Housemanship Guide: AM Reviews

This is for all the fresh graduates who just entered the workforce. Welcome to 2 years of hell. Seniors used to tell me it will get better, but did it really? In some ways it did, but for the most parts, it’s just the same shit, different things every day. But anyway, I guess one of the key lessons that nobody teaches you in medical school is reviewing patients. Sure, taking history and examining a patient is one key aspect, but when it comes to reviewing patients, asking relevant questions on a day to day basis, is a whole other continuum that nobody teaches you. It is as much common sense as it is practical experience that is to be gained throughout your internship. Before I lay out a format, here are some pointers.

Writing reviews are easy, it just takes a couple of practices, with familiarity and repetition, you’d do it like a robot (legit, same shit every day). But writing reviews aren’t as important as seeing your patient, assessing them and making sure they are making progress every day.

In Malaysia, as you know, we go to work on average 5AM everyday. In some departments you start taking blood before writing reviews. That may mean you’d actually have to come much earlier just so that you are able to finish taking all the bloods and completing all your reviews before your MO comes. My trick is (if I already know the patient) is to assess the patient as and when I’m taking their blood. A simple “how are you doing today?” is a good way to start. If you know this is a patient that came in for some cardiac issue, important questions to ask would be “any shortness of breath or chest pain?”. These questions become important when you document in your review later. The same applies to other organ systems.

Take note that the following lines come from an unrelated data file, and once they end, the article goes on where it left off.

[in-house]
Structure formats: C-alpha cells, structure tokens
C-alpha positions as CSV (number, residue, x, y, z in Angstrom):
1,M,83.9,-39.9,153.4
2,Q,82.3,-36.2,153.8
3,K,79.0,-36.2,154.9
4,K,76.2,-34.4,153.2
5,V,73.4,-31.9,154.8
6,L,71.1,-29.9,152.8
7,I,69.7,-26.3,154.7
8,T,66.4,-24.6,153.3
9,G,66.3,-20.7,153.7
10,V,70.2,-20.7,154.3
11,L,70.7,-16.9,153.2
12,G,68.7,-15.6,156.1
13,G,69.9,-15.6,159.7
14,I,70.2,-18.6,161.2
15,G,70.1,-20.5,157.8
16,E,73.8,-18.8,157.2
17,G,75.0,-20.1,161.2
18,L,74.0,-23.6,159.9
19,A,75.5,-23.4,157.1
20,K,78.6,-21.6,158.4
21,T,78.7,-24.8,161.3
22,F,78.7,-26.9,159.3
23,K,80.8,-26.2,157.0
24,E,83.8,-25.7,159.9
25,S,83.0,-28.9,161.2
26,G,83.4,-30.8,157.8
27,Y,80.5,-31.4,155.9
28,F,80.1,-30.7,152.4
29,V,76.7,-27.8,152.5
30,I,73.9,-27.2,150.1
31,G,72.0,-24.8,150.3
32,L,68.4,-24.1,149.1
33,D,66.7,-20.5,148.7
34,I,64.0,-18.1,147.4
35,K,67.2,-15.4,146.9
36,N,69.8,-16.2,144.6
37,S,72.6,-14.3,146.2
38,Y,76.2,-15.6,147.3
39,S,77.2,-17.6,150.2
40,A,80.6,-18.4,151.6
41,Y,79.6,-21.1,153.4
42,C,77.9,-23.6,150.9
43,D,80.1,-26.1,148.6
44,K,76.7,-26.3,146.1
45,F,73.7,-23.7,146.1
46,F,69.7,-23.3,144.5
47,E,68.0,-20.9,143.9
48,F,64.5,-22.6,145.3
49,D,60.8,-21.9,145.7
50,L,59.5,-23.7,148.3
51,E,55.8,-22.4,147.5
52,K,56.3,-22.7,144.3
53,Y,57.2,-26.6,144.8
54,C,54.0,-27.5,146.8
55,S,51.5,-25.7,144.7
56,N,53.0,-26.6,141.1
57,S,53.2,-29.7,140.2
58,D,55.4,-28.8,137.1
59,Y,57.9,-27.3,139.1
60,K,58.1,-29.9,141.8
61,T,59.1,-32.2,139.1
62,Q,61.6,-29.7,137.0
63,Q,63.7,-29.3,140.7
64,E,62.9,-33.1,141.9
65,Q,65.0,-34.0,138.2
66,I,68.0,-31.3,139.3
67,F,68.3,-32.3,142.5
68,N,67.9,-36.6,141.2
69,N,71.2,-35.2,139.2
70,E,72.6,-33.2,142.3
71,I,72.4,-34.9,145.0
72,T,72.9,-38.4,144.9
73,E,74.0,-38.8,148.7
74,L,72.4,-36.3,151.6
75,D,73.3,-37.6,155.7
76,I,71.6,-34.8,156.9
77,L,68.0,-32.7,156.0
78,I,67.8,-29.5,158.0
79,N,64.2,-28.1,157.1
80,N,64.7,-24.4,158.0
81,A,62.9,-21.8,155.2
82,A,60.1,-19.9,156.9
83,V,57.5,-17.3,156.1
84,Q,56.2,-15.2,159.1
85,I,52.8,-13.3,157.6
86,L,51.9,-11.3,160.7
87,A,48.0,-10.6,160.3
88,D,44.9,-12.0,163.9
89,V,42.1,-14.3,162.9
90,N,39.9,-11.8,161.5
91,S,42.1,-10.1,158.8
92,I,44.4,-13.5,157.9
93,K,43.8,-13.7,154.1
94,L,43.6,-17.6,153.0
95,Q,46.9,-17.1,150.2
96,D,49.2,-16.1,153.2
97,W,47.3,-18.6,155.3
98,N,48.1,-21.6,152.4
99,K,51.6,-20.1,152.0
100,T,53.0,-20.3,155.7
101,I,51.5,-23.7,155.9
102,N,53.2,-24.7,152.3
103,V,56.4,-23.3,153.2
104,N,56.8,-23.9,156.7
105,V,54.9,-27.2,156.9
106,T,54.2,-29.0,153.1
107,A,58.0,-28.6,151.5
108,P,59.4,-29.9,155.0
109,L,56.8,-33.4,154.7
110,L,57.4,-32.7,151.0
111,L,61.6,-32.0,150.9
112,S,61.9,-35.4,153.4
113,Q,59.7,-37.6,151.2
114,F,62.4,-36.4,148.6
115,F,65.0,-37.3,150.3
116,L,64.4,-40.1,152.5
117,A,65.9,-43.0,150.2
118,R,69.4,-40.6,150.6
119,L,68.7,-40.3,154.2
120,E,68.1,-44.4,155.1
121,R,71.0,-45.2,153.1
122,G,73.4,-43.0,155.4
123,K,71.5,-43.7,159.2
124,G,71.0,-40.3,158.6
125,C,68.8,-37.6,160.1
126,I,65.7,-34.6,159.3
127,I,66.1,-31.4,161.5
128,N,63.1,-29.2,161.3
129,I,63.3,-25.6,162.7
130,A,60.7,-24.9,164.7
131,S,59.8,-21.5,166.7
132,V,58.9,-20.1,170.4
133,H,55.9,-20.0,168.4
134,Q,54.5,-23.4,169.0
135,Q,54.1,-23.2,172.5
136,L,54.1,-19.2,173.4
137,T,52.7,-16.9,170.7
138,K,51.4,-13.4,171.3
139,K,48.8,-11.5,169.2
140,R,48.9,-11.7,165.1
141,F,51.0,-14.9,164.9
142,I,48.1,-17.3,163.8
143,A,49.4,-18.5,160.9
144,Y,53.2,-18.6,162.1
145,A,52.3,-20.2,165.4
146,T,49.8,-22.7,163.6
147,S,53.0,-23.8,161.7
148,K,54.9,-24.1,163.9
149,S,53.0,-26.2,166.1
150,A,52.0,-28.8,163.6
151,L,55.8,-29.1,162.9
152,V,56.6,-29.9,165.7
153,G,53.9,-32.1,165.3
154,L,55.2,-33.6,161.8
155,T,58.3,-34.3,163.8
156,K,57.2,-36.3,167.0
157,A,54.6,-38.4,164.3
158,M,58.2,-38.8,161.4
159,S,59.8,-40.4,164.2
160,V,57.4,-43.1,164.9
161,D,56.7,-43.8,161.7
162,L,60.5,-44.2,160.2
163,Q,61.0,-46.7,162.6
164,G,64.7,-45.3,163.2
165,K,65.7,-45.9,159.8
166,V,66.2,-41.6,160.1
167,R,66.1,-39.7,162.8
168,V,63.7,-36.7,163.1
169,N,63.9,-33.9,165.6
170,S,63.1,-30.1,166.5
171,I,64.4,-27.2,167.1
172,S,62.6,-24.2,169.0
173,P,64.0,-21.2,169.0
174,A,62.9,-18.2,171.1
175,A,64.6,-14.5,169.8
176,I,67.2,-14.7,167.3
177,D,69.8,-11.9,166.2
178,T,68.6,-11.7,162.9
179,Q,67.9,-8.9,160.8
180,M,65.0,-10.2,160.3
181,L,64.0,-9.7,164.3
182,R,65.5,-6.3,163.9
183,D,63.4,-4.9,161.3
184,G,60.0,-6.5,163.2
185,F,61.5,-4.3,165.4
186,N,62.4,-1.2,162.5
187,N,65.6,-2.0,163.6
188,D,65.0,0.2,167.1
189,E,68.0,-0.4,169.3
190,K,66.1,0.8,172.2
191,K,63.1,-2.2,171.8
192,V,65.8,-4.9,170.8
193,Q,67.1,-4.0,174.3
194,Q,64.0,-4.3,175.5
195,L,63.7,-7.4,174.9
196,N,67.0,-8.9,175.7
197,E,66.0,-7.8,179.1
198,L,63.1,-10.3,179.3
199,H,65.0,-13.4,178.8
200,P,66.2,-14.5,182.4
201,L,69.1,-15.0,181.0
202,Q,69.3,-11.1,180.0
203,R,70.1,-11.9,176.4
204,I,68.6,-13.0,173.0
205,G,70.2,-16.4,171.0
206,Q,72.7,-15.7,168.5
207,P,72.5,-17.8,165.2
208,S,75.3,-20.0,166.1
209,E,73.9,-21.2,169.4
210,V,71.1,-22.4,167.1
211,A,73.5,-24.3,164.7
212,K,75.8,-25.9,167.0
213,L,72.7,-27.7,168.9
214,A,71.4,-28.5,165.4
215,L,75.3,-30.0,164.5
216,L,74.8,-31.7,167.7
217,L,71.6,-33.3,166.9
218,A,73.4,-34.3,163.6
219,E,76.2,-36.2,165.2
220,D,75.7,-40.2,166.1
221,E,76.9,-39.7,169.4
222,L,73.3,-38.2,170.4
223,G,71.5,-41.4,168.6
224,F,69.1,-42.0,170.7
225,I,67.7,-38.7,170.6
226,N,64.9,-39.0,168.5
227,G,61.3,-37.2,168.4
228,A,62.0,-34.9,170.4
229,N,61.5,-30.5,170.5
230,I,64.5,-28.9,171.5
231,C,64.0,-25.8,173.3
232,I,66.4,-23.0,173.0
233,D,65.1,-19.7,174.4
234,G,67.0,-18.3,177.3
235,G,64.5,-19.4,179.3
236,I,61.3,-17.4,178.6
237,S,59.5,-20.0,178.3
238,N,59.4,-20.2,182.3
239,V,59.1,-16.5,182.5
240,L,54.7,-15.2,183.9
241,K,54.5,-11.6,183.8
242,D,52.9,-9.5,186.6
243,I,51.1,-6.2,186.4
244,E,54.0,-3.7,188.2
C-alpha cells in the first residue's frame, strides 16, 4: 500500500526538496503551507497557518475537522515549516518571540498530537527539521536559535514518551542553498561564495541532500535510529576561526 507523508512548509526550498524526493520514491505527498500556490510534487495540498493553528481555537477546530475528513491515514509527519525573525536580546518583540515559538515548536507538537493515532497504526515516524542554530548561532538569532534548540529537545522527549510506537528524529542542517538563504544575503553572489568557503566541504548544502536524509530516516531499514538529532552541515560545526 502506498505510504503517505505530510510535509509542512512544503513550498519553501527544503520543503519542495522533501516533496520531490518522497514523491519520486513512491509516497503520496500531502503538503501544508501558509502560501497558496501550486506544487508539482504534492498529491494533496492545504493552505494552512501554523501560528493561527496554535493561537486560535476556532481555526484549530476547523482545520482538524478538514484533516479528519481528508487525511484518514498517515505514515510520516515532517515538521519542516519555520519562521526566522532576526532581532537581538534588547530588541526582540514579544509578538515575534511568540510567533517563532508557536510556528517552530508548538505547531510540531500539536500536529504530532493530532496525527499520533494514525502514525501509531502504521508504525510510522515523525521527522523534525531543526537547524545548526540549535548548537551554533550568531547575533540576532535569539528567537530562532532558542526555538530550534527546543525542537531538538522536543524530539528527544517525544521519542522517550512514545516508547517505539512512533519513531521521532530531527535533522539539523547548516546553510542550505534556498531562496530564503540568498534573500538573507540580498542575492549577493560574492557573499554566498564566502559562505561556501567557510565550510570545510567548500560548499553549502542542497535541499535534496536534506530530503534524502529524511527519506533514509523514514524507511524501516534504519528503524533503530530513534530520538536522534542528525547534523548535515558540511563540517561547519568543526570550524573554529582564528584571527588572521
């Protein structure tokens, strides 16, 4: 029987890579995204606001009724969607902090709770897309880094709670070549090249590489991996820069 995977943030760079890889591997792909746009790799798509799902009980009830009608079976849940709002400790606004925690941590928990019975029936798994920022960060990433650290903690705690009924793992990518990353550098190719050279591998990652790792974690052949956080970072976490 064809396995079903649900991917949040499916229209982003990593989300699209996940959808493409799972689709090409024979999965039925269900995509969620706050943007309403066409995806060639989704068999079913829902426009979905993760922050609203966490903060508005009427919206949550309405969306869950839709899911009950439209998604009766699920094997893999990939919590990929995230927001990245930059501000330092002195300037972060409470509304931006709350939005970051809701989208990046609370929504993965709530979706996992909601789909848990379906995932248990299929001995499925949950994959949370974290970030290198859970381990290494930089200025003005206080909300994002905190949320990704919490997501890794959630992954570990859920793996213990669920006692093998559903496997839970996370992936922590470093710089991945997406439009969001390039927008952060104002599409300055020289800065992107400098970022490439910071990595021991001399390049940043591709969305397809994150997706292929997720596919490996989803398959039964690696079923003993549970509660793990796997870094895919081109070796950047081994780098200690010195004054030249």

A quick and simple assessment of your patient is CCTVR:

  • skin colour (C),
  • capillary refill time (normal <2 seconds) (C),
  • cold/ warm extremities (T),
  • pulse volume (V) and
  • rate (R).

Whenever you start writing your review, it goes in this order:

  • patient details/demographics
  • underlying conditions
  • issues
    • and relevant information
  • progress/current state
  • examination
  • impression (if a new issue pops up)
  • plan

Here is an example:

69 years old gentleman

1. T2DM
2. Hypertension
3. Dyslipidemia

– Trop I (on admission) 4590 -> 3000 -> 2500
– Started DAPT (Tab cardiprin I/I OD and Tab clopidogrel 75mg OD)
– on S/C Clexane 60mg OD Day 3
– Planned for angiogram

2. Uncontrolled Diabetes
– HbA1C (2/2/2022) – 9.5%
– on S/C Insulatard 20units ON and SC Actrapid 14 units TDS

Comfortable under room air
Tolerating orally well
No chest pain/SOB
BOx1 yesterday

On Examination,
Alert, conscious, CRT<2s, warm peripheries, good pulse volume, pulse is regular
JVP not raised.
Lungs: Clear
PA: soft, non tender, not distended. No hepatomegaly

1. Continue insulin regimen.
2. DXT QID, inform if DXT>12.
3. For cardio to review.
4. Inform if chest pain/SOB.
5. Continue DAPT.
6. Continue S/C Clexane.
An example of an AM review.

My example is of course an oversimplified version. A good and detailed version should entail home medications (prior to admission), years of illness, location of follow up under the underlying conditions. Your issues could probably be elaborated further, e.g initial presentation, progress in ward etc. And of course, your examination should be more comprehensive.

If this is your first time reviewing a patient, it is good to include the initial HOPI prior to your issues. This makes it easier to present your case later. It sets as a good reminder (assuming you’d be able to flip open your case notes for some pointers, which may not always be the case).

In an ideal world where admission clerking is perfectly done, your daily AM reviews need not be as detailed, but rather include information that constitutes the patient’s progress. This allows you to write a comprehensive discharge summary later on. I’ll probably write about this at some point later. I hope this helps all you juniors!


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